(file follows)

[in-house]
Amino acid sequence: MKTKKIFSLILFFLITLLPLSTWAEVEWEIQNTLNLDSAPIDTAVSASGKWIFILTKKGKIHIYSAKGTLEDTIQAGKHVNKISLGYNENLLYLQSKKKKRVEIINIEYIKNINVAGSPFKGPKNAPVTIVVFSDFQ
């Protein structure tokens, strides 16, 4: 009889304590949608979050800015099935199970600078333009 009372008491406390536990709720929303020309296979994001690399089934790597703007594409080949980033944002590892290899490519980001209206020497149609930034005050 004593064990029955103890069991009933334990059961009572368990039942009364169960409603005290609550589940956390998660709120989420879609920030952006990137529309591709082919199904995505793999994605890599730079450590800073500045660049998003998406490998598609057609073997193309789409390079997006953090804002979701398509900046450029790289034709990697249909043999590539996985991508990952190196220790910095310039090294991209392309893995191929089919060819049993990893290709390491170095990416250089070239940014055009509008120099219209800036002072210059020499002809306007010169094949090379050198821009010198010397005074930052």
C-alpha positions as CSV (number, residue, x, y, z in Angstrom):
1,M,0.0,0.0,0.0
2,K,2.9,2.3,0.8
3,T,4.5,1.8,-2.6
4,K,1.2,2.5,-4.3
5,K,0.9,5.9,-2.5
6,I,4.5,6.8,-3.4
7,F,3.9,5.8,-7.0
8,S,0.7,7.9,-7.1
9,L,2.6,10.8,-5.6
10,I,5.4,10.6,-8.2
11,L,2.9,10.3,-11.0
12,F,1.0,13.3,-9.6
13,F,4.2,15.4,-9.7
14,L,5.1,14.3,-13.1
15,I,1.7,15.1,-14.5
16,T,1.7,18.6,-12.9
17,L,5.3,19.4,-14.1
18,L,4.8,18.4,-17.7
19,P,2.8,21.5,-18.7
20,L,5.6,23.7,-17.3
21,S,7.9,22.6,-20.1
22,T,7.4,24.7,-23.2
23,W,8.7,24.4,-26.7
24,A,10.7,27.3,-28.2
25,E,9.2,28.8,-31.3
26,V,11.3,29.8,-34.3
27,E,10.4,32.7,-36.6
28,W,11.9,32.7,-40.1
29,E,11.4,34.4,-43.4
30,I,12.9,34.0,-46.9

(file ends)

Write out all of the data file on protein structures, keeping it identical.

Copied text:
[in-house]
Amino acid sequence: MKTKKIFSLILFFLITLLPLSTWAEVEWEIQNTLNLDSAPIDTAVSASGKWIFILTKKGKIHIYSAKGTLEDTIQAGKHVNKISLGYNENLLYLQSKKKKRVEIINIEYIKNINVAGSPFKGPKNAPVTIVVFSDFQ
């Protein structure tokens, strides 16, 4: 009889304590949608979050800015099935199970600078333009 009372008491406390536990709720929303020309296979994001690399089934790597703007594409080949980033944002590892290899490519980001209206020497149609930034005050 004593064990029955103890069991009933334990059961009572368990039942009364169960409603005290609550589940956390998660709120989420879609920030952006990137529309591709082919199904995505793999994605890599730079450590800073500045660049998003998406490998598609057609073997193309789409390079997006953090804002979701398509900046450029790289034709990697249909043999590539996985991508990952190196220790910095310039090294991209392309893995191929089919060819049993990893290709390491170095990416250089070239940014055009509008120099219209800036002072210059020499002809306007010169094949090379050198821009010198010397005074930052």
C-alpha positions as CSV (number, residue, x, y, z in Angstrom):
1,M,0.0,0.0,0.0
2,K,2.9,2.3,0.8
3,T,4.5,1.8,-2.6
4,K,1.2,2.5,-4.3
5,K,0.9,5.9,-2.5
6,I,4.5,6.8,-3.4
7,F,3.9,5.8,-7.0
8,S,0.7,7.9,-7.1
9,L,2.6,10.8,-5.6
10,I,5.4,10.6,-8.2
11,L,2.9,10.3,-11.0
12,F,1.0,13.3,-9.6
13,F,4.2,15.4,-9.7
14,L,5.1,14.3,-13.1
15,I,1.7,15.1,-14.5
16,T,1.7,18.6,-12.9
17,L,5.3,19.4,-14.1
18,L,4.8,18.4,-17.7
19,P,2.8,21.5,-18.7
20,L,5.6,23.7,-17.3
21,S,7.9,22.6,-20.1
22,T,7.4,24.7,-23.2
23,W,8.7,24.4,-26.7
24,A,10.7,27.3,-28.2
25,E,9.2,28.8,-31.3
26,V,11.3,29.8,-34.3
27,E,10.4,32.7,-36.6
28,W,11.9,32.7,-40.1
29,E,11.4,34.4,-43.4
30,I,12.9,34.0,-46.9